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South Loop School Would Close, Be Converted To High School 'Gradually': CPS

By David Matthews | June 21, 2017 6:56am | Updated on June 23, 2017 11:21am
 Parents and staff at National Teachers Academy, 55 W. Cermak Road, are not pleased that their elementary school will be closed.
Parents and staff at National Teachers Academy, 55 W. Cermak Road, are not pleased that their elementary school will be closed.
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DNAinfo/David Matthews

SOUTH LOOP — Chicago Public Schools has softened its message on closing National Teachers Academy and converting it to a new South Loop high school, saying the shift would be "gradual."

And every student who attends National Teachers Academy would now be grandfathered into the new South Loop Elementary School once it opens in 2019, regardless of whether they live inside or outside the new school's boundaries, CPS said.

The change of tune came at a South Loop school forum Tuesday night, the second of three forums CPS has planned as it weighs how to handle a quickly changing neighborhood clamoring for a new high school amid a development boom.

A throng of National Teachers Academy parents and staff upset at the prospect of losing their school packed a South Loop church earlier this month to voice their opposition to CPS' plan. Despite the school district's new attempt at compromise, some of those parents are still dismayed.

About 80 percent of National Teachers Academy students are raised in low-income households, compared to a 29 percent low-income rate at nearby South Loop Elementary. Many National Teachers Academy parents say that CPS' decision to invest in one neighborhood elementary school and close theirs is a classist one. The new South Loop Elementary School will cost more than $60 million to build.

"When deciding whose needs to prioritize, it's clear that CPS is appeasing wealthy constituents at the expense of the low-income residents that the mayor has continuously pushed out of their schools, their homes, and their city," Elisabeth Greer, chairwoman of National Teacher's Academy School Council, wrote in an email.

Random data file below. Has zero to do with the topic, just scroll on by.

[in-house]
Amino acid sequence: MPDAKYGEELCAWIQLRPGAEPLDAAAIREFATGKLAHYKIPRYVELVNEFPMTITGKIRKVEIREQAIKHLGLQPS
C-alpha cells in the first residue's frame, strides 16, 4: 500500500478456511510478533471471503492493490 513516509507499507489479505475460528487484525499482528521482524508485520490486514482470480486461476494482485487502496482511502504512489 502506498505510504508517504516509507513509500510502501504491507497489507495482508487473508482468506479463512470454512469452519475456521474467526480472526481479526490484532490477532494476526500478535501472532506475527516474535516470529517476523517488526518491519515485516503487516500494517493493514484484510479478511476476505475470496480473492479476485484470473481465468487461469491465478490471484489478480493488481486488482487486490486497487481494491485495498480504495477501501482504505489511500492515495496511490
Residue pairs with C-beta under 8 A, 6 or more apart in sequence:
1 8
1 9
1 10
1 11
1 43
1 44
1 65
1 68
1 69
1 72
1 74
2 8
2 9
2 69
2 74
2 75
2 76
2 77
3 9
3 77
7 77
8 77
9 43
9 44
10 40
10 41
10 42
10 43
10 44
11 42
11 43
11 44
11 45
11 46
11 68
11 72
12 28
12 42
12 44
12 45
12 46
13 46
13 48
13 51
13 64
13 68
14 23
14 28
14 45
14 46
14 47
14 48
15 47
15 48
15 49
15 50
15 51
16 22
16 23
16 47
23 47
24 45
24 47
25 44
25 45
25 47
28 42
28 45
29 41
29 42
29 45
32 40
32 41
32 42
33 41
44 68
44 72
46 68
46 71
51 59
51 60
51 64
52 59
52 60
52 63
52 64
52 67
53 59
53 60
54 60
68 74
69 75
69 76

RELATED: Don't Close Our School For New South Loop High School, Parents Warn CPS

CPS told parents Tuesday that it is open to a "gradual" conversion that would allow "some" of National Teacher Academy's older students to finish elementary school at the academy and then remain at the building at 55 W. Cermak Road for high school. The school district pledged that all National Teachers Academy students would be able "to stay with their peers until they graduate."

A new South Loop Elementary School meant to address that grade school's overcrowding will open in 2019 at 1601 S. Dearborn St., and CPS already plans to extend the new school's boundaries down to Cermak Road, cutting into the National Teacher Academy's territory.

The CPS announcement that all National Teachers Academy students would be grandfathered into the new South Loop school's boundary is an attempt to assuage fears of some parents that their families would be cut out of the neighborhood.

If realized, the new South Loop high school at National Teachers Academy would fit about 1,100 students and also serve parts of Armour Square, Bridgeport, Bronzeville and Chinatown.

CPS on Tuesday also dispelled alternative options previously brought up by neighbors such as constructing a new high school building, investing in existing Near South Side high schools or using the new South Loop Elementary building as a high school.

CPS said less than 4 percent of teenagers who graduated from Near South Side elementary schools in the last decade chose to attend nearby high schools such as Wendell Phillips Academy in Bronzeville or Tilden Career Community Academy in Canaryville. Less than 6 percent of those graduates attended Dunbar Vocational high school, which is also in Bronzeville.

RELATED: Less Than 25 Percent Of Chicago Kids Go To 'Neighborhood High Schools'

A brand new high school would cost too much to build, even at the site slated for the new South Loop Elementary School, CPS said. The new elementary school will cost more than $60 million, and CPS said Tuesday a high school on the site would cost about $100 million.

Expanding capacity at Jones College Prep, a selective-enrollment school that operates near capacity, also is "not a feasible option," CPS said.

Converting National Teachers Academy "was determined to be the most viable option to quickly bring high-quality neighborhood seats to the area while establishing a continuum of high-quality options for families from pre-K through 12th grade," CPS stated in a packet distributed to those who attended Tuesday's meeting.

The third and final CPS forum will begin at 5 p.m. July 10 at National Teachers Academy, 55 W. Cermak Road.

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